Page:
Silver diamine fluoride (SDF) is a clear solution with two reasonably well-known ingredients: silver and fluoride. This therapeutic recently received United States Food and Drug Administration (FDA) approval as a dentin desensitizing agent. However, a growing body of scientific evidence supports the use of SDF for the arrest and prevention of caries.
There is even an American Dental Association-approval insurance code (D1354) for “interim caries arresting medicament application – per tooth”. Paralleling the emergence of SDF as a caries arresting agent has been the growth of interest in its use among practicing dentists.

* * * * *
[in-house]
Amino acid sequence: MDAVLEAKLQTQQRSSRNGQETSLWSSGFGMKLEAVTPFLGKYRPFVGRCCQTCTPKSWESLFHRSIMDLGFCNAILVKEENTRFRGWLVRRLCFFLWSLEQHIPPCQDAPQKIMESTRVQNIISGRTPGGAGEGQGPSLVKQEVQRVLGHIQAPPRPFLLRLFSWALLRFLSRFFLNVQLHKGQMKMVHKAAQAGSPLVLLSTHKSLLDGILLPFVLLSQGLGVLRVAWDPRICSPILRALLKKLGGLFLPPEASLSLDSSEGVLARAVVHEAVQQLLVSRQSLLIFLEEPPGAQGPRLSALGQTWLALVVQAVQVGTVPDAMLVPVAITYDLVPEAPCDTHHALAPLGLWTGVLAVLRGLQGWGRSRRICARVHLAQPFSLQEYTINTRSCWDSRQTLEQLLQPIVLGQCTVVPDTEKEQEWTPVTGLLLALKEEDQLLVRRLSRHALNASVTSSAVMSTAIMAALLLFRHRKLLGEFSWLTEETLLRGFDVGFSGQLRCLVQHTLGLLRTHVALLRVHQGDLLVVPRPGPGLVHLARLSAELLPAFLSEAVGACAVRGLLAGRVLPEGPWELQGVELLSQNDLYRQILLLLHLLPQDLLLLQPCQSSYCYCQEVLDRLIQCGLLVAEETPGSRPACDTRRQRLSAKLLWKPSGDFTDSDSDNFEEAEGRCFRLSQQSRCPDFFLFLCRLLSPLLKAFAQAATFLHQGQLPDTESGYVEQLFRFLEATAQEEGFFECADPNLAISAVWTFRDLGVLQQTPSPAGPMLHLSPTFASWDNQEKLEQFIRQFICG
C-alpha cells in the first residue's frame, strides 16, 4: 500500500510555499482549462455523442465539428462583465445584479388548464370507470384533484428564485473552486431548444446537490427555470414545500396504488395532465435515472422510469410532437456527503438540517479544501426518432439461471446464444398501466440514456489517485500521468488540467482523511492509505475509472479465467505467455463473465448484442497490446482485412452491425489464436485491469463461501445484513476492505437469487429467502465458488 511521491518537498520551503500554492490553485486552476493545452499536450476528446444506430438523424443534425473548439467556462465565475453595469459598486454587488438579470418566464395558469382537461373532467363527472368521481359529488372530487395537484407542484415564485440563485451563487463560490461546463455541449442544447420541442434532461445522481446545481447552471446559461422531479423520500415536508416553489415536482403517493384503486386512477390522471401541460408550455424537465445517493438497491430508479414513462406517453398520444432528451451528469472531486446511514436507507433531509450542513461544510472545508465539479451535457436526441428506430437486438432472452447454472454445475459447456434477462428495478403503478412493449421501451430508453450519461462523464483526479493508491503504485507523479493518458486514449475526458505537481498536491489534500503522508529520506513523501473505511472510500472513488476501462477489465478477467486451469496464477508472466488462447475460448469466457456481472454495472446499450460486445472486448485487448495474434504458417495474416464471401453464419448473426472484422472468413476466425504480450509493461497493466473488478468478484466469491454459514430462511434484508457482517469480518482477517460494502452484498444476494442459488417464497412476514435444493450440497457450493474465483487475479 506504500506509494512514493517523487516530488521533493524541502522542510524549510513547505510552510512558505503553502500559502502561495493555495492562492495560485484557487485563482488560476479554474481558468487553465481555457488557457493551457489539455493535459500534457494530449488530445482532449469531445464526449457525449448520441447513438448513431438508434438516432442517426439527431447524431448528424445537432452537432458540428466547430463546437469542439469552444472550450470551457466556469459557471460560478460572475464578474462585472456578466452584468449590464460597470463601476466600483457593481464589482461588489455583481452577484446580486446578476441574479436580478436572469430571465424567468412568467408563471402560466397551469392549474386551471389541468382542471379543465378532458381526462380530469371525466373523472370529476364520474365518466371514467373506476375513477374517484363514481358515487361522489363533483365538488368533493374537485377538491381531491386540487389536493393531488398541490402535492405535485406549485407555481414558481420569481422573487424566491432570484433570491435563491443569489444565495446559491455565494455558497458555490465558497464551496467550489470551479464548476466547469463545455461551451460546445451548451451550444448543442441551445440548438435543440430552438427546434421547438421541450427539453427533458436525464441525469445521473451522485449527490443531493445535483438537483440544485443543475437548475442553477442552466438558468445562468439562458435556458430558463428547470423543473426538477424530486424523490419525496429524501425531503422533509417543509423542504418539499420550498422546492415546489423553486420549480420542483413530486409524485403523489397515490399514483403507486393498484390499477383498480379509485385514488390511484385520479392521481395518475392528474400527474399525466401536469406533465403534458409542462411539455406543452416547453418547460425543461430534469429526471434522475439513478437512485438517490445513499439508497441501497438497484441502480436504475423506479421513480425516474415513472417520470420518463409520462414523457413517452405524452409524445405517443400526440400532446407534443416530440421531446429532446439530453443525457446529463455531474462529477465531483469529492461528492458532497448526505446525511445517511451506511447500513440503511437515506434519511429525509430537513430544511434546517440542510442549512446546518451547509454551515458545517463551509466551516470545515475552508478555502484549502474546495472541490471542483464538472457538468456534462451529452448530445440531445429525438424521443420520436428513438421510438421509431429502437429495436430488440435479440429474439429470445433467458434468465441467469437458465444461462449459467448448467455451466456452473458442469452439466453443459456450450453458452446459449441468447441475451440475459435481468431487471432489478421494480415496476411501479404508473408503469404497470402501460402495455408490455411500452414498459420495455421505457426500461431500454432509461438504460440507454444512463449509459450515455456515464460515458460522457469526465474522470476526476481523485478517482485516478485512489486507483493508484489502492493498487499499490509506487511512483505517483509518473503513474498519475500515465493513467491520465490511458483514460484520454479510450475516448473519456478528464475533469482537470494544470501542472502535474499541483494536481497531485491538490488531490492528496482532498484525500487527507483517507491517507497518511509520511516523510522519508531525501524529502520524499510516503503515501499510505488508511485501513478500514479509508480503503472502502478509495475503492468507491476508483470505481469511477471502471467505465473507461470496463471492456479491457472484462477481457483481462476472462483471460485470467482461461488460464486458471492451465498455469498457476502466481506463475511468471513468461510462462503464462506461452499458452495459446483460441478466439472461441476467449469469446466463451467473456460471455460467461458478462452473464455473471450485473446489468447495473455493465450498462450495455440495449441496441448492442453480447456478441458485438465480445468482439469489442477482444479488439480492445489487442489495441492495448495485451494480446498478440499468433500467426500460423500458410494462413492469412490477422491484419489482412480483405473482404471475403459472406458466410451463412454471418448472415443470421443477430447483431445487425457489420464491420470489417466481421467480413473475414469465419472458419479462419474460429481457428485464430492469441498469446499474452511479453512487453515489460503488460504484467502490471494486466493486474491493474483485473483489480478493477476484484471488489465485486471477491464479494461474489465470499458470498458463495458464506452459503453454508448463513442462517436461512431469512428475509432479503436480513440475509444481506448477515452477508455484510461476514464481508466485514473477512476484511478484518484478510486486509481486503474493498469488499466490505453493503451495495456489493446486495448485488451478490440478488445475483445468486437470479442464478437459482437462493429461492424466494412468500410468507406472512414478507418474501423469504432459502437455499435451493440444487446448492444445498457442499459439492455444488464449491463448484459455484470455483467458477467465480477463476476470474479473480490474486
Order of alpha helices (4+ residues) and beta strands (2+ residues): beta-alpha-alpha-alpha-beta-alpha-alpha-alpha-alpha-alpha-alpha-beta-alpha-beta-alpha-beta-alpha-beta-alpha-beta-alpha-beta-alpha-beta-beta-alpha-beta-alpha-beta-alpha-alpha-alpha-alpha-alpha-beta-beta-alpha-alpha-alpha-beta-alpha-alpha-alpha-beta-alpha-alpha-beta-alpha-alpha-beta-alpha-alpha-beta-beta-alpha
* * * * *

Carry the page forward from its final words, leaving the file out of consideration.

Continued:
SDF has not been linked to any consistent adverse pulpal effects and systemically, fluoride and silver levels in the blood post-application seem to be low.
The primary adverse effect is that lesions arrested by SDF exhibit staining/darkening. This is not surprising for those familiar with color changes in arrested lesions. While non-caries-affected tooth structure does not stain, you and especially your patients may be concerned about esthetic consequences of stained lesions.
NOTE: SDF can not only stain carious dentin, but it can also stain skin and clothes, so be careful when handling it.